Well, the answer is complex and fluid from individual to individual—and truly, moment to moment. As humans, we determine our ability to provide services according to the guidance of professional structures and assessments we have created and maintained as a society—as well as in assessing our own personal development. We attempt to determine the ability of equines in similar ways. The development of each horse and human will determine whether or not they are mostly providing services or mostly receiving services. As the moment and environment change, so too do the abilities of each individual involved. This is the complex nature of relational interactions. 

Each individual offering services requires a foundation for understanding the ins and outs of a session, knowing what is expected of them, and having a strong level of communication with other partners.

If the social contract is that the EP and co-facilitator are there to provide services for the client and involve the horse in that process, then it stands to reason that the horse could be part of the treatment team. Proper development of the horse’s thinking skills are necessary for him to be a valid partner on the treatment team. This is not easy, but is possible. 

It is important to ask, can this horse consent to participation? Can this horse move freely, think freely, and communicate freely?  Can this horse understand the expectations of the session?  If you can answer yes to these questions (and others), it is possible for this horse to be a partner in the treatment team.


An Ideal Ratio for Treatment

If the answers above are “yes,”  then we have the possibility of a 3:1 treatment ratio, where 3 individuals (EP, co-facilitator, and horse) are supporting and providing services for 1 client. 

Vital to the quality of services that are offered is the relational development between these three members of the treatment team.  This relationship cannot be picked up and put down at will. Conscious effort and ongoing team development are necessary.

The model below for the 3:1 ratio represents just one of an infinite number of ways this could look. If we have done significant work with EP, co-facilitator, and horse, then they can all work in unison to serve the client and you have an understanding and communication about how they are achieving this in every moment.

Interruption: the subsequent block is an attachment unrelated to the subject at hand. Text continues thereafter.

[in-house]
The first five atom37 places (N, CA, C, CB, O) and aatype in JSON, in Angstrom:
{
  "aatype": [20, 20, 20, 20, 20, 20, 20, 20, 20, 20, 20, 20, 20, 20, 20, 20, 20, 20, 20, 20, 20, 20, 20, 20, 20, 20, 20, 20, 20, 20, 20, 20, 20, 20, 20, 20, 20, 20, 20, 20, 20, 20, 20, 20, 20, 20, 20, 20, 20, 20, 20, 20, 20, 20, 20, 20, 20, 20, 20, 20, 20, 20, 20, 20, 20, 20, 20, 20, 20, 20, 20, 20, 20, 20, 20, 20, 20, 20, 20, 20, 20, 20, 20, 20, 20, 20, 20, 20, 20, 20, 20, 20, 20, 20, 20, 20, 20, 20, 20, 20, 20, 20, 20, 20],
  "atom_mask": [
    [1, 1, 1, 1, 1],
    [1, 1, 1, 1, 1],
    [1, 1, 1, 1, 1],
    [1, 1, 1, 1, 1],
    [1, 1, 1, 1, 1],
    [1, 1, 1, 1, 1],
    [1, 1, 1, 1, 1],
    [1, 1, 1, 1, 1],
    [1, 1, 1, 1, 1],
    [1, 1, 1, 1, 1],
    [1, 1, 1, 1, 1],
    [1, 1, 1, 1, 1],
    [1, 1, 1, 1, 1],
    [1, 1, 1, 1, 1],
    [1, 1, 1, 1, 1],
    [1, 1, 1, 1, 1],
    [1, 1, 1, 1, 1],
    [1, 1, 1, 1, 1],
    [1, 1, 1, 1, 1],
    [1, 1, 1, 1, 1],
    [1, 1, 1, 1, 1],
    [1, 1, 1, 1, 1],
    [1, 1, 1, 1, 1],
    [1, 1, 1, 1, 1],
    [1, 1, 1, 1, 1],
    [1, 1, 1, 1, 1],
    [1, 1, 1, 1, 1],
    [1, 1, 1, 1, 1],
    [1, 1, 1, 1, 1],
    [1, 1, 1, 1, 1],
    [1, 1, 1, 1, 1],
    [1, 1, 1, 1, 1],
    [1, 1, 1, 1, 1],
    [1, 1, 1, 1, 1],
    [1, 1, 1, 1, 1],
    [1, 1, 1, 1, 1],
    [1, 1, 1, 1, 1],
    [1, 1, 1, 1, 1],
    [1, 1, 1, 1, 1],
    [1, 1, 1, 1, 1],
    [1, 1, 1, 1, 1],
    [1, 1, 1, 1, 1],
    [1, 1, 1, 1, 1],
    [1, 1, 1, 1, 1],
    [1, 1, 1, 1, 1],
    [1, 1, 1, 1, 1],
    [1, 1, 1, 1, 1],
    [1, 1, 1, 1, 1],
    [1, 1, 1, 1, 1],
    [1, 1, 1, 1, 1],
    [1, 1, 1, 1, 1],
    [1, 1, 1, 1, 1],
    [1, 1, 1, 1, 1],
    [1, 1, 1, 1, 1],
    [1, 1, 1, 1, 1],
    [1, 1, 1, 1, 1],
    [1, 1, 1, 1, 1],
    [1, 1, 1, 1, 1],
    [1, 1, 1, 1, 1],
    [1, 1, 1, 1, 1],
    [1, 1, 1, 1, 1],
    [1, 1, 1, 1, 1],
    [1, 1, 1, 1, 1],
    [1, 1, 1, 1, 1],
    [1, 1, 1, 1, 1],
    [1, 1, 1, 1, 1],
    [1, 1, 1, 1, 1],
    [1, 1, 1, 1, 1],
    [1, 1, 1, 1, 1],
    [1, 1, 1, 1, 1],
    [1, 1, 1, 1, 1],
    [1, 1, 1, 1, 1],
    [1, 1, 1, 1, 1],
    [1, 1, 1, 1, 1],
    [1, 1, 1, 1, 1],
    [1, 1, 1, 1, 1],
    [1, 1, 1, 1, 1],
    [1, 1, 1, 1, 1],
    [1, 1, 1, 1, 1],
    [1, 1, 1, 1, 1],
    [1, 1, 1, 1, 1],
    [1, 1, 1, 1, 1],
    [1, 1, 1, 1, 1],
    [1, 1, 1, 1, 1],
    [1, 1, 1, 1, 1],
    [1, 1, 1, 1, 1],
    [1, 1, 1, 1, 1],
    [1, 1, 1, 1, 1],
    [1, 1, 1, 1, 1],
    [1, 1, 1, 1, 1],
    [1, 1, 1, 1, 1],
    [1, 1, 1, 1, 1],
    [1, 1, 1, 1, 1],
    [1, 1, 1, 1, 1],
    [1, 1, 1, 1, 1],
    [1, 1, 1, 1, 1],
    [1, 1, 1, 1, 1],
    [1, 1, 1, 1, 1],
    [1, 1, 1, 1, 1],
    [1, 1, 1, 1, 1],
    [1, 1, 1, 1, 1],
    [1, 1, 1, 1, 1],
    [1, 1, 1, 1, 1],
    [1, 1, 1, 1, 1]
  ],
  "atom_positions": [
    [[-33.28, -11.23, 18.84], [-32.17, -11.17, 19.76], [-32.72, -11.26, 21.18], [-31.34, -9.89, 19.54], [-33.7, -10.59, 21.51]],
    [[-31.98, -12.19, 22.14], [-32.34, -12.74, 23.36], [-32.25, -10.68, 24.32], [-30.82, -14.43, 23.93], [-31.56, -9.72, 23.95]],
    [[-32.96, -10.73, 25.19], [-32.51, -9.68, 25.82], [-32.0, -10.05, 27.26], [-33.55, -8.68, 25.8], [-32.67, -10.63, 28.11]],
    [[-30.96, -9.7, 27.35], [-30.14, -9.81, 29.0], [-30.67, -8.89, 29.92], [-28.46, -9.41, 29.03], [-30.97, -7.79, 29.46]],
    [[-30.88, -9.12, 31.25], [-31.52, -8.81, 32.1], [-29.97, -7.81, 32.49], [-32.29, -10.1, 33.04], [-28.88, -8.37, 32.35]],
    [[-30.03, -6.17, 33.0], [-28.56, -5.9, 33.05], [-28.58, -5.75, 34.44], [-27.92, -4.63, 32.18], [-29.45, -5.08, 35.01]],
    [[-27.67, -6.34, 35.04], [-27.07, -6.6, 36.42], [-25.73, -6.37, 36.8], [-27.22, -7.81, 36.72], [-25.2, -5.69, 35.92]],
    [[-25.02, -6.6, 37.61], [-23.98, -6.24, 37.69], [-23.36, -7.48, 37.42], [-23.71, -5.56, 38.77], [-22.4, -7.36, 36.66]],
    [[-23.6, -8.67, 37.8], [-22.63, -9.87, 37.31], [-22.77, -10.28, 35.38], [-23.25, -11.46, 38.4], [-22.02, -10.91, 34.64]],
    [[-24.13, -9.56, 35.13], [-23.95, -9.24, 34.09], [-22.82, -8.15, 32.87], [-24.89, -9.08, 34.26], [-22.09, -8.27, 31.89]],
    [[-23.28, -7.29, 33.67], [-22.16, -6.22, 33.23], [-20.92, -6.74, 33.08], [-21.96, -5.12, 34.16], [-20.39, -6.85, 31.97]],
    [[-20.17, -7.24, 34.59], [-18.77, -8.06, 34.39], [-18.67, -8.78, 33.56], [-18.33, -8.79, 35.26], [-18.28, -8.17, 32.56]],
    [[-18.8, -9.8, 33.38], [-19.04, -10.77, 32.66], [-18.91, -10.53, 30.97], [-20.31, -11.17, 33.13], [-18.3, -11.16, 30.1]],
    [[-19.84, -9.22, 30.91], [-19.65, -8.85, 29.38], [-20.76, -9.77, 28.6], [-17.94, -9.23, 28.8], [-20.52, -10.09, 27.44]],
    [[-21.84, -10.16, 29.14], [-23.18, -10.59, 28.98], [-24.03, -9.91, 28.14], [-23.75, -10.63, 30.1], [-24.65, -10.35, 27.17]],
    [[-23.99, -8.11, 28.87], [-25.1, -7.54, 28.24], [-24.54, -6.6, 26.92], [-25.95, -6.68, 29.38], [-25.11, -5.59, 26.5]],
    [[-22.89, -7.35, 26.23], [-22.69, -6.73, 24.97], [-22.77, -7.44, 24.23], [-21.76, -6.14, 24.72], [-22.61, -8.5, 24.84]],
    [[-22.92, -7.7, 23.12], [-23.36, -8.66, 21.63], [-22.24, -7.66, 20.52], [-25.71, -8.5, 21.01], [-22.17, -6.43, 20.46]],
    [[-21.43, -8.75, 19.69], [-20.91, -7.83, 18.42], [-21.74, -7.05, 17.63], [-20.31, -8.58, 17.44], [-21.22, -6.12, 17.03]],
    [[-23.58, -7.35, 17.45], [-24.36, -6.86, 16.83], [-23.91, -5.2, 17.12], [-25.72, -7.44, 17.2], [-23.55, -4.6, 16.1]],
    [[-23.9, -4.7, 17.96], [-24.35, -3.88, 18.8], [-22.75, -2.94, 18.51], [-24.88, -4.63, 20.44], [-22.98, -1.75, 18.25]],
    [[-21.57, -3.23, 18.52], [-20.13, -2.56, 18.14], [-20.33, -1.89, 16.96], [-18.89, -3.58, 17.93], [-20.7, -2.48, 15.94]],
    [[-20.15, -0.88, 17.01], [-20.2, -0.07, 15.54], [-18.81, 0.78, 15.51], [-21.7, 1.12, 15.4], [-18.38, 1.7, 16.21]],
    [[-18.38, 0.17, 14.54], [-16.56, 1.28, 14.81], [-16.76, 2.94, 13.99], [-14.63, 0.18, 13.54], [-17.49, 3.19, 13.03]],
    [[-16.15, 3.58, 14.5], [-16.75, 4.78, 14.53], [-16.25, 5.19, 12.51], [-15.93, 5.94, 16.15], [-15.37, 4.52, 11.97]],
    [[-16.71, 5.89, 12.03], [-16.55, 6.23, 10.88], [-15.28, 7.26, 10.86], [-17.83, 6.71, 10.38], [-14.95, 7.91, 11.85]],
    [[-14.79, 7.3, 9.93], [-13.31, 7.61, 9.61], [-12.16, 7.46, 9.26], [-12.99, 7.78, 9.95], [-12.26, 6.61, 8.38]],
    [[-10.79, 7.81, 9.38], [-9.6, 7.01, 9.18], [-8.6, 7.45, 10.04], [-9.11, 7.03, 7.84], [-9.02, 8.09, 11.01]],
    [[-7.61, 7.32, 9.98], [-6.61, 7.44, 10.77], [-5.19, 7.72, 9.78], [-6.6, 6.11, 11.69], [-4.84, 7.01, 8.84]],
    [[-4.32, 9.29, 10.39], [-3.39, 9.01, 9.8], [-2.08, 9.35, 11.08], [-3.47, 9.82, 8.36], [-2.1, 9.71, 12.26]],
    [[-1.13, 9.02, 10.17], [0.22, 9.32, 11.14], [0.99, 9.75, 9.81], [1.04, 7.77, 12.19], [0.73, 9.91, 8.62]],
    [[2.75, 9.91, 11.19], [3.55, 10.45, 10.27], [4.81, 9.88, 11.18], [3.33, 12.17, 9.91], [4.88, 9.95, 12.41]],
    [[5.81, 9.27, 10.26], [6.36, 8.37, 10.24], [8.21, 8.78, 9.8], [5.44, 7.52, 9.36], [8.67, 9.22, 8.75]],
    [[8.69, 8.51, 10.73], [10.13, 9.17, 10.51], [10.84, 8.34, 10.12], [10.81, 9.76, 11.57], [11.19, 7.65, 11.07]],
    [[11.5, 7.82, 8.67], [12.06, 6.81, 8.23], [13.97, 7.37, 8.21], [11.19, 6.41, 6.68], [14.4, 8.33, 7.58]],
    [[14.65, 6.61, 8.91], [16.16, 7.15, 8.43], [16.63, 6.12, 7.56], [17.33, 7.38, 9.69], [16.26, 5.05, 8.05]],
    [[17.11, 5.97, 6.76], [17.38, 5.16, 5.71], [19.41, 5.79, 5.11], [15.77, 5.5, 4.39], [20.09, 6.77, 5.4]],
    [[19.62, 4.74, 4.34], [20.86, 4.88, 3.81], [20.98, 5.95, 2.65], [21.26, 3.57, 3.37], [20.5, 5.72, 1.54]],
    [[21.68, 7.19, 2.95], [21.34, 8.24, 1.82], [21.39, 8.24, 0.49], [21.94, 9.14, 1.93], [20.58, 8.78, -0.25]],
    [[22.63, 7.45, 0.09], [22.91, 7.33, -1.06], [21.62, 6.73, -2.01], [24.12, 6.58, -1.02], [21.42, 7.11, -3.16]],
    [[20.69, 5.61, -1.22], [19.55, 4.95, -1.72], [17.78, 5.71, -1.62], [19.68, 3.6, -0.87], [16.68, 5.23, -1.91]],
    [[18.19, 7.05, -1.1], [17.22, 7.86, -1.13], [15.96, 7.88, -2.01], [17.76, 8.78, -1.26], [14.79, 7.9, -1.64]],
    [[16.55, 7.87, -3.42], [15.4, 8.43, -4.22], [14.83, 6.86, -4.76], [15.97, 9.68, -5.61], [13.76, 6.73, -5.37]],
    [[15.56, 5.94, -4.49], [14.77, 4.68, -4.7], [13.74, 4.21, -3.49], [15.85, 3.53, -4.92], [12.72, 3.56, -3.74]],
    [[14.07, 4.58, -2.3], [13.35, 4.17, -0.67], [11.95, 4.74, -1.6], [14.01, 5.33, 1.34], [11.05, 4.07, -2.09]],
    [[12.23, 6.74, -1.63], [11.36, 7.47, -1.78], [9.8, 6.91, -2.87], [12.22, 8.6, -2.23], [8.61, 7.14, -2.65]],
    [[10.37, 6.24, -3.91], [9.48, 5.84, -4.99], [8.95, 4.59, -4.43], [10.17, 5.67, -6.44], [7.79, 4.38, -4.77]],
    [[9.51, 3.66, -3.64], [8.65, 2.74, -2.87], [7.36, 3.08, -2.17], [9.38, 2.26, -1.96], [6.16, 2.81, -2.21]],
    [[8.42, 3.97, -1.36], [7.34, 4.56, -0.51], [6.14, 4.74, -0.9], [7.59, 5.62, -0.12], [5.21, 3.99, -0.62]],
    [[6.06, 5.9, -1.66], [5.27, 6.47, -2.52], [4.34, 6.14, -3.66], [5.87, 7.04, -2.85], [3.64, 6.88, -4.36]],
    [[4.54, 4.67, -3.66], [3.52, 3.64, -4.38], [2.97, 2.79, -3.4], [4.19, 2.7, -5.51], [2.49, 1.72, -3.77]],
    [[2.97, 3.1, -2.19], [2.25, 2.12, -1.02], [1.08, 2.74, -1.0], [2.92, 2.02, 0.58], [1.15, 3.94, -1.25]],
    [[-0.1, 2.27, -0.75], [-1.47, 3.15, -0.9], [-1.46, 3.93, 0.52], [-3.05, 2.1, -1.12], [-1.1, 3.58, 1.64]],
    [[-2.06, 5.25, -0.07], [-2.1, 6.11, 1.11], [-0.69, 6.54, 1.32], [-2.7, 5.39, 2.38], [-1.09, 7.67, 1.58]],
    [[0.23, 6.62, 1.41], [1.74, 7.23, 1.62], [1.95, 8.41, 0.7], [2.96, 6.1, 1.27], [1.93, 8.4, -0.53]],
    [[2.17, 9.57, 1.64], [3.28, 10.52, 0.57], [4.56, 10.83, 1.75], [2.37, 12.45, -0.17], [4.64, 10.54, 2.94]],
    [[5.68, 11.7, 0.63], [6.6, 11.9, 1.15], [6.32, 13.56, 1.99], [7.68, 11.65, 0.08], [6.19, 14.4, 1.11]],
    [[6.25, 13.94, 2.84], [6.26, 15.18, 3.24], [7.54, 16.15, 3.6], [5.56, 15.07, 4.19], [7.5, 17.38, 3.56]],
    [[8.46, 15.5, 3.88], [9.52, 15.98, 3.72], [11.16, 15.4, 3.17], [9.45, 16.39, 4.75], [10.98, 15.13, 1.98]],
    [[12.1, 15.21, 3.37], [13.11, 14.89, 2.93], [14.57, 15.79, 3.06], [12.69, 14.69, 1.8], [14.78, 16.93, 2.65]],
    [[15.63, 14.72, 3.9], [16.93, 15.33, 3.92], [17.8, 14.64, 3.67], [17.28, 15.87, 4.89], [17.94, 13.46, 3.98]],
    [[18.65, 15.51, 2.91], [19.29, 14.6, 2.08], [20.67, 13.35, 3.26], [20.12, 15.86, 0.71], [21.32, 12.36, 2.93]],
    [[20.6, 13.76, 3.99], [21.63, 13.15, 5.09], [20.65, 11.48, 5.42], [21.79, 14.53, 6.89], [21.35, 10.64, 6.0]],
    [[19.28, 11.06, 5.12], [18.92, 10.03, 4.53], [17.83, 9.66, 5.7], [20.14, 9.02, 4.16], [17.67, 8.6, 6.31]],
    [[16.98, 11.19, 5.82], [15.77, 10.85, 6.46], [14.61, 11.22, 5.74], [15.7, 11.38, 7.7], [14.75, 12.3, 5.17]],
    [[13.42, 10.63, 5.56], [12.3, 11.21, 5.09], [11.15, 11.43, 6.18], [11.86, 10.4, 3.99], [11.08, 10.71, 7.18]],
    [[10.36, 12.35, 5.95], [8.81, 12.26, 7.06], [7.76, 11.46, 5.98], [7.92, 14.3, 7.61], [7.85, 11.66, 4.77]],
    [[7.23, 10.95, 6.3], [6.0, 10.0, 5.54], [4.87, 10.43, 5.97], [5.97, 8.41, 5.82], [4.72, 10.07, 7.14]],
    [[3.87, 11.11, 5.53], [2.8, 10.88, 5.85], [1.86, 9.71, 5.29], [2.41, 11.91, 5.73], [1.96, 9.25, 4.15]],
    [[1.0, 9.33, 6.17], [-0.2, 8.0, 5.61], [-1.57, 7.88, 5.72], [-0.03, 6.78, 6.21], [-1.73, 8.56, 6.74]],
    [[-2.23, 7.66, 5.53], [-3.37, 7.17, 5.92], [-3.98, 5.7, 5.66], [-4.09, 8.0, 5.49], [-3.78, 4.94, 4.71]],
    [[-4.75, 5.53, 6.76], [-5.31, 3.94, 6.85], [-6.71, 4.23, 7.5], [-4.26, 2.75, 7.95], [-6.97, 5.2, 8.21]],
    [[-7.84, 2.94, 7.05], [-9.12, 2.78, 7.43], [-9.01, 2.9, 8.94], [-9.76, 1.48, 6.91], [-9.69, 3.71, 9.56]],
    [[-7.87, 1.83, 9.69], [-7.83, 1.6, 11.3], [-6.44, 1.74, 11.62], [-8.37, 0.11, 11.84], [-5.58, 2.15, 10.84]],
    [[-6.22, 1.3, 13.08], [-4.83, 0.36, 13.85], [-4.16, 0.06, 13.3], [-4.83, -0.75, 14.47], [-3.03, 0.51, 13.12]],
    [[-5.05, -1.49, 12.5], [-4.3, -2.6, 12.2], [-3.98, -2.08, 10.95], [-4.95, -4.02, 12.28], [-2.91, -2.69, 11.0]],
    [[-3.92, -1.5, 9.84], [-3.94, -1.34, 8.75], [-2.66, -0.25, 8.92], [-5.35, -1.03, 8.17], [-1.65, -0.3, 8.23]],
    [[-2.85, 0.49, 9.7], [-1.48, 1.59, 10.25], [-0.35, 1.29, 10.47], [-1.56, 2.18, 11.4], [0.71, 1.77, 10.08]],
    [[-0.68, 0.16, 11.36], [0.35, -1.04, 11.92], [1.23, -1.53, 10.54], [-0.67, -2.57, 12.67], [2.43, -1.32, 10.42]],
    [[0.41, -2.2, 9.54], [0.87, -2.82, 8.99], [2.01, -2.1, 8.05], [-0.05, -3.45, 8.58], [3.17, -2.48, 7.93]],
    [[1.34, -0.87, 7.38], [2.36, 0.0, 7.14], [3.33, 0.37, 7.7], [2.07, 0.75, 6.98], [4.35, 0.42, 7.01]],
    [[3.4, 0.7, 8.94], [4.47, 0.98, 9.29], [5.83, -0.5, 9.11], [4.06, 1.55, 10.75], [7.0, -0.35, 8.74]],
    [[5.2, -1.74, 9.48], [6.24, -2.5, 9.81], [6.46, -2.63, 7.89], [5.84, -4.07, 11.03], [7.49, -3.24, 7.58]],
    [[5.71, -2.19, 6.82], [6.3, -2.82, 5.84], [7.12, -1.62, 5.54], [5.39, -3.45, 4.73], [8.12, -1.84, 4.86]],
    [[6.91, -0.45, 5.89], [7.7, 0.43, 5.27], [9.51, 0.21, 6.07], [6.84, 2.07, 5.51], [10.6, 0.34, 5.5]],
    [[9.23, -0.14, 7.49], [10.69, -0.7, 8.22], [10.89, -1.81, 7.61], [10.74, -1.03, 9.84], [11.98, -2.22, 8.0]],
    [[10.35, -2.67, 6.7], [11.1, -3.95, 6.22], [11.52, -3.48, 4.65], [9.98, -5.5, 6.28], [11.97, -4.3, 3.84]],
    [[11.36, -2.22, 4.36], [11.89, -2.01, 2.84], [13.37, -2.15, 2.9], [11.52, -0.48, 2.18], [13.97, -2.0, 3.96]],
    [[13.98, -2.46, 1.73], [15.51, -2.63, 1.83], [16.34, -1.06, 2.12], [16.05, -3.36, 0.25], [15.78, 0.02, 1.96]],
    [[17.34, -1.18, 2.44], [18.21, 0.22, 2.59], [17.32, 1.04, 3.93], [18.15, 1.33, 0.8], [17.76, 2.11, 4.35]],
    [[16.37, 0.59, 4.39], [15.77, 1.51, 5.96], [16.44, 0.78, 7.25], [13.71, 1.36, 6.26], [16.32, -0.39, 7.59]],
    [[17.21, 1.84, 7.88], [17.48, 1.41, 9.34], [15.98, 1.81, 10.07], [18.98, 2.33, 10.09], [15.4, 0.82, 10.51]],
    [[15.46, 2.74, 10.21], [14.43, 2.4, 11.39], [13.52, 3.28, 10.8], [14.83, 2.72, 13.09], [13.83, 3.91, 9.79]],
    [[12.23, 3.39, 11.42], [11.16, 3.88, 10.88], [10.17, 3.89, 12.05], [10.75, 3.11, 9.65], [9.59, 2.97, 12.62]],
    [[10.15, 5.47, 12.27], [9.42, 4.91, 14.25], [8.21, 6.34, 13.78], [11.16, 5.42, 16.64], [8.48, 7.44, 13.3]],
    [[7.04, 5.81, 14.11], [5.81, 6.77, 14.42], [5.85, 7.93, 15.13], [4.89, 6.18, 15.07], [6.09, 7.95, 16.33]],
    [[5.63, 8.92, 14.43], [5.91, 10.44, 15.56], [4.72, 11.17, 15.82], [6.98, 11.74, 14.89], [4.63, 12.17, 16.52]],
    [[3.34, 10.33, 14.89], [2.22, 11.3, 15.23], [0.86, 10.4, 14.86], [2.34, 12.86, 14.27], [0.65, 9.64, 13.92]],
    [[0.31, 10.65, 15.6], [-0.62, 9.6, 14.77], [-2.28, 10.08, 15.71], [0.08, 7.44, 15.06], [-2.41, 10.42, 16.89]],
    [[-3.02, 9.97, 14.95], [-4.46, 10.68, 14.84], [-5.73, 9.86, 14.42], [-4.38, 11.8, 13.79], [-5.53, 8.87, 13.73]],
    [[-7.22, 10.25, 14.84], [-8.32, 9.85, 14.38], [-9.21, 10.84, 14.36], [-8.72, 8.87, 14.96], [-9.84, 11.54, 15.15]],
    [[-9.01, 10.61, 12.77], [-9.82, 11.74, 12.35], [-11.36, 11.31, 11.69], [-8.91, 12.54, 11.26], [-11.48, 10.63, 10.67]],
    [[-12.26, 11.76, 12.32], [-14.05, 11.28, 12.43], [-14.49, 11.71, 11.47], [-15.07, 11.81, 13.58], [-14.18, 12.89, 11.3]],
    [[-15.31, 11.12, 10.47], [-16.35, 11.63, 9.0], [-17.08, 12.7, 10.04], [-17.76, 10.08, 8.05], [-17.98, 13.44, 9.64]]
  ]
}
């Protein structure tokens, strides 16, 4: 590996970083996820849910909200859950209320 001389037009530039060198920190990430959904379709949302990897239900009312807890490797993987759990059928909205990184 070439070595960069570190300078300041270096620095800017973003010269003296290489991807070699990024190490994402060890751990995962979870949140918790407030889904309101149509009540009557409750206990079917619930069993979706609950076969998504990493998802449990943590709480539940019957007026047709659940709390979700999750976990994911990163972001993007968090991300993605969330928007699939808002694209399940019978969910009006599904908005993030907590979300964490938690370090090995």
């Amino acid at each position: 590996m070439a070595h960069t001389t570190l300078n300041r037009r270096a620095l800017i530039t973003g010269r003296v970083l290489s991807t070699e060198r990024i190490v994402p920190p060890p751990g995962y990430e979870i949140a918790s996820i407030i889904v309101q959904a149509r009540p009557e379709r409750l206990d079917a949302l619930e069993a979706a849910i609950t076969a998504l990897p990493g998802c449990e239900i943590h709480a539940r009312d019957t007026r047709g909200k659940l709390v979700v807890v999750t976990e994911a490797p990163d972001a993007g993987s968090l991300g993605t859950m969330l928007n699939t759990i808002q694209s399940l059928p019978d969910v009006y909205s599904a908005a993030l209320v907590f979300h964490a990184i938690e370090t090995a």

Yes, we contend that equines can develop to this level. It takes intentional practice, building an equine’s ability to maintain his sensitivity and think for himself, which is only possible when we let go of outdated ideas of domination and control in human-horse interactions.

Notice in the diagram below, the quality of therapeutic or “safe” space made possible when the horse, equine professional and co-facilitator are well-developed as a team.  Maintaining connection in a well established relationship takes little energy, while building connection in a newer relationship can require much more attunement, focus, and regulation.  

In a well developed ratio of 3:1, the treatment team has significant energy free to devote to the client, rather than diverting it to support each other during a session.




When the Horse is Not a Part of the Treatment Team

We would say that it is more common that equines in these settings have not yet developed enough to easily create and sustain connection with others while maintaining their own autonomy. Therefore, they are unable to hold the same understanding as the EP and co-facilitator in a therapeutic setting.